The (ficticoius)
The (ficticoius) Lake Isle of Innisfree, as described in Irish Poet William "Yeats'" Poem.

What, you ask, is “an Isle of Innisfree”?  It is a mystical place that resides in your memories, carefully hidden away from “outsider” eyes, available only to the one whose memory vault is locked securely from those who didn’t share one or more of those “ancient reminiscences” with you, such as a parent, a sibling, or a childhood friend.  Except for “bits and pieces”, one’s “Isle of Innisfree” can never be fully shared with one’s children, and seldom with one’s spouse.  It can only be shared with one who “lived” it.  If you don’t understand what I’m saying, then you aren’t old enough to have discovered your own “Isle of Innisfree”!

I never knew my father’s real parents, since he was adopted in 1894 as a baby (well, that’s not entirely true—I did meet by father’s birth mother once, back around 1946 or 1947, when she made her one and only visit with her son (my father), and me, for a few hours, as she was traveling from Michigan to Florida).  I knew only his adopted mother (who was named “Lamb” at the time), my step-grandmother, Elizabeth, who lived with us until her passing in 1949.  Of my real grandparents, I only knew my maternal grandmother, whose name was Kata (Kathryn) Grgic Persin Topolnjak.  She was born Kata Grgic (pronounced “Gergich”) in the little village of Kablar, in the country of Croatia, in 1884, the second daughter of Marco Grgic and Mara Prpic (pronounced “Perpich”).  Her grandparents, my great-great grandparents, were named Anthony and Ana Prpic, who also came from Croatia. They passed long before I was born. 

Around the year 1905, at age 21, my grandmother Kata married my real maternal grandfather, Frank Persin—or perhaps spelled ‘Percin’- (pronounced Pershin), who was the son of  Nicolas Persin and Anna Minaric (pronounced Minarich).  Grandfather Frank was born in Horvat, Austria, in 1885.  He and his parents moved to Croatia in his youth, and I assume that they were ethnic Croatians.  Within a year or so after Frank and Kata were married, my grandfather, Frank, left for America (without his wife) to “make his fortune”.  (He came to join his brother, my real Grand Uncle Mike, who had already emigrated to the U.S.).  Frank’s “fortune” was earned by working in the coal mines near Pittsburg, Pennsylvania, where he settled.  My grandmother, Kata, worked for seven years, saving up money by selling eggs to her neighbors, before being able to go to the “land of opportunity” in early 1912, to join her husband, Frank.  Kata came through the Port of Baltimore (not Ellis Island), and at the station near Pittsburg, as she got off the train, she and Frank DID NOT at first recognize each other after the seven years they had been separated.  My mother, who was also named Anna, was born on Dec. 25, 1912, so it appears that they quickly familiarized themselves with each other. 

Sadly, during the terrible influenza epidemic of 1917/18, my Grandfather Frank contracted typhoid fever and lingered for 28 days, before he passed in March, 1917.  Within that same year my Grandmother Kata married Mike Topolnjak, whom I knew and spoke with several times over the years in my visits with them.  I mention this story only because, while my Grandmother Kata could barely speak English, one time she mentioned to me her childhood recollections of living in Kablar, where she had been born in a house with mud floors and a thatched roof.  Although I didn’t know it then (around 1950), THAT was Kata’s “Isle of Innisfree”, that special, wonderful, and humble place that existed, then, only in her mind, for she never returned to it.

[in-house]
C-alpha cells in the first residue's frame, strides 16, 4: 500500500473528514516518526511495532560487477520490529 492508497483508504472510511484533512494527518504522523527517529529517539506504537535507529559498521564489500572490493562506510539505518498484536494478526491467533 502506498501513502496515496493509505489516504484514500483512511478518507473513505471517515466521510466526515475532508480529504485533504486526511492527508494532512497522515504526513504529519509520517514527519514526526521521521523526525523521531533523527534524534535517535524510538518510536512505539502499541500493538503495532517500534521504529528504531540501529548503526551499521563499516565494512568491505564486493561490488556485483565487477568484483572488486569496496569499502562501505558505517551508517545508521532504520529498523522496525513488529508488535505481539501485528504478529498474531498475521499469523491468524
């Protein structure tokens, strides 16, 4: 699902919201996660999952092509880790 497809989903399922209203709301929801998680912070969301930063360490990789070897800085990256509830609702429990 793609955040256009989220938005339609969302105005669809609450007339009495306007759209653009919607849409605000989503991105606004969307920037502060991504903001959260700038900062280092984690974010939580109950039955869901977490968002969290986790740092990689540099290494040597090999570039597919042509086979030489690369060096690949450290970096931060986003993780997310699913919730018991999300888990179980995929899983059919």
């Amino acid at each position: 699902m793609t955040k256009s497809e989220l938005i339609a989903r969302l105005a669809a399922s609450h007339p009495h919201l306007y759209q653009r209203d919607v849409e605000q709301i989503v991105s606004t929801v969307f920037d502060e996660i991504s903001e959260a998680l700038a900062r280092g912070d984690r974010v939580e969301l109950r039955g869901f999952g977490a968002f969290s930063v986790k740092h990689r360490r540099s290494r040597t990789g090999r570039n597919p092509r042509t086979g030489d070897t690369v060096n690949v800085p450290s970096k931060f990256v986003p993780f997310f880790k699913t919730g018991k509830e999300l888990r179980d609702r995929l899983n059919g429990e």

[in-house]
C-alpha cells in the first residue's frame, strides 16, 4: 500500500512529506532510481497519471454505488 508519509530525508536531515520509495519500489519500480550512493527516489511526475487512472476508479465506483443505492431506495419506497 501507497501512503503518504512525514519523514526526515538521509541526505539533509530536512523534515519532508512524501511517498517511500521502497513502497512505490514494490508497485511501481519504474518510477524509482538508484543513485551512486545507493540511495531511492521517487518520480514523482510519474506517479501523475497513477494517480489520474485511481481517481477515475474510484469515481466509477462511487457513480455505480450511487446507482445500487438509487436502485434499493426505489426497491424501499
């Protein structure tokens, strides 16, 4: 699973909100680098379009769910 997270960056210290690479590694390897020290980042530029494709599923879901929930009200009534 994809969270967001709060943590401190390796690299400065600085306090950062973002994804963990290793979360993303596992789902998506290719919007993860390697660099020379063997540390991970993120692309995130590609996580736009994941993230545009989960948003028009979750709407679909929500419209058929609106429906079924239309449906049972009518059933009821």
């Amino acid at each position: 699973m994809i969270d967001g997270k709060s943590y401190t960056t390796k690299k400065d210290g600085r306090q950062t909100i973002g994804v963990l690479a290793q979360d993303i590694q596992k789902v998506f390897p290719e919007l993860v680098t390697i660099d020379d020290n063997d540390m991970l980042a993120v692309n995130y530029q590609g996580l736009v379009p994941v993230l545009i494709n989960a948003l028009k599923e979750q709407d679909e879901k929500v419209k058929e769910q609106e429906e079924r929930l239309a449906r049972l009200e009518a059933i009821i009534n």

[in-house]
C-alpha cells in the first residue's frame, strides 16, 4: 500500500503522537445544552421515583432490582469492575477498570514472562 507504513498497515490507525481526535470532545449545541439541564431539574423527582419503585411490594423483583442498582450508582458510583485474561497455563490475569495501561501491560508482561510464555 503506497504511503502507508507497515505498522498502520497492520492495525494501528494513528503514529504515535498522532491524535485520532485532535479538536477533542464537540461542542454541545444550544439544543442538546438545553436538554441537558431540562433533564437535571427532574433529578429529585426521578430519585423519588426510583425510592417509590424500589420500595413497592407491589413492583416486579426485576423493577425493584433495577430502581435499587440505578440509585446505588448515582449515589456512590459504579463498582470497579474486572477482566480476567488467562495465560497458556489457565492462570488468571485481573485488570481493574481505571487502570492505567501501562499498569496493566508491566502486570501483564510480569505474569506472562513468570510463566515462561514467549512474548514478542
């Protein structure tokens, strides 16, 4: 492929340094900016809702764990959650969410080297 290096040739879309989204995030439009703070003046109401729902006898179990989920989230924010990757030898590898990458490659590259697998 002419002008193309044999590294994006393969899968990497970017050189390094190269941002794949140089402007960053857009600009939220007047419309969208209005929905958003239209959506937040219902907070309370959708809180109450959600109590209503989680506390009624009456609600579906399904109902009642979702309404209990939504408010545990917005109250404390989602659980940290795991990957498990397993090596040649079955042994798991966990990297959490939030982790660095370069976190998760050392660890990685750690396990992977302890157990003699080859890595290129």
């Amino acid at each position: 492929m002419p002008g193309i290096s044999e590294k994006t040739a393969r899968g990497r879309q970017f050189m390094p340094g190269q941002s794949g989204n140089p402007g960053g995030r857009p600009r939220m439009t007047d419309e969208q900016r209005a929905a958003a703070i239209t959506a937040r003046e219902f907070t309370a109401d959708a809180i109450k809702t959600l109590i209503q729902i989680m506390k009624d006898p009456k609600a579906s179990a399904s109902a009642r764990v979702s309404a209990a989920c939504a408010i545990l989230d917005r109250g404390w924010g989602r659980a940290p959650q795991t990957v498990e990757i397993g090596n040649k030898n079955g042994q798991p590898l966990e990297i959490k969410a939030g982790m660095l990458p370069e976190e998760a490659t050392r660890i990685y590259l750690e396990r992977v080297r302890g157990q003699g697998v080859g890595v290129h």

A Thactched Roof Cottage in Croatia, similar to the one in which my grandmother Kata was borA Thatched Roof Cottage in Croatia, similar to the one in which my grandmother Kata was born in 1884.n in 1884.
A Thatched Roof Cottage in Croatia, similar to the one in which my grandmother Kata was born in 1884.

My favorite motion picture of all time is The Quiet Man, which starred  screen legends John Wayne and Maureen O’Hara.  To me it was the epitome of what all movies should be—great story, great supporting actors, great cinematography, great music, and no bad language.  It was filmed mostly in Ireland in 1951, and released in 1952.  I was working as an usher in a movie theater when it came out, and I was immediately “smitten” by The Quiet Man. I watched it numerous times during its long three or four week run (I’ve seen it at least 30 to 40 times on video since then, and I know most of the dialog by heart).  Except for some traditional Irish songs, the main music (without the words) heard throughout the film was The Isle of Innisfree, written in 1949 by Dick Farrelly (1916-1990), an Irish policeman, poet, and writer (and who was unaccredited by John Ford as the music’s composer).  It is one of the most hauntingly beautiful of all timeless Irish melodies, on a par with Danny Boy and Galway Bay.  To me,  the best version is sung by Orla Fallon, that wonderful Irish singer and Celtic harpist who was part of Celtic Woman for several years.  Please watch Orla’s version of “The Isle of Innisfree” on UTube.  You’ll be VERY glad you did.  Although it was written to honor the “Irish Memory” of people who left beautiful but troubled Ireland to emigrate to America, it could apply to anyone, such as my maternal grandparents,  who left behind the land of their birth to come to a new and strange world.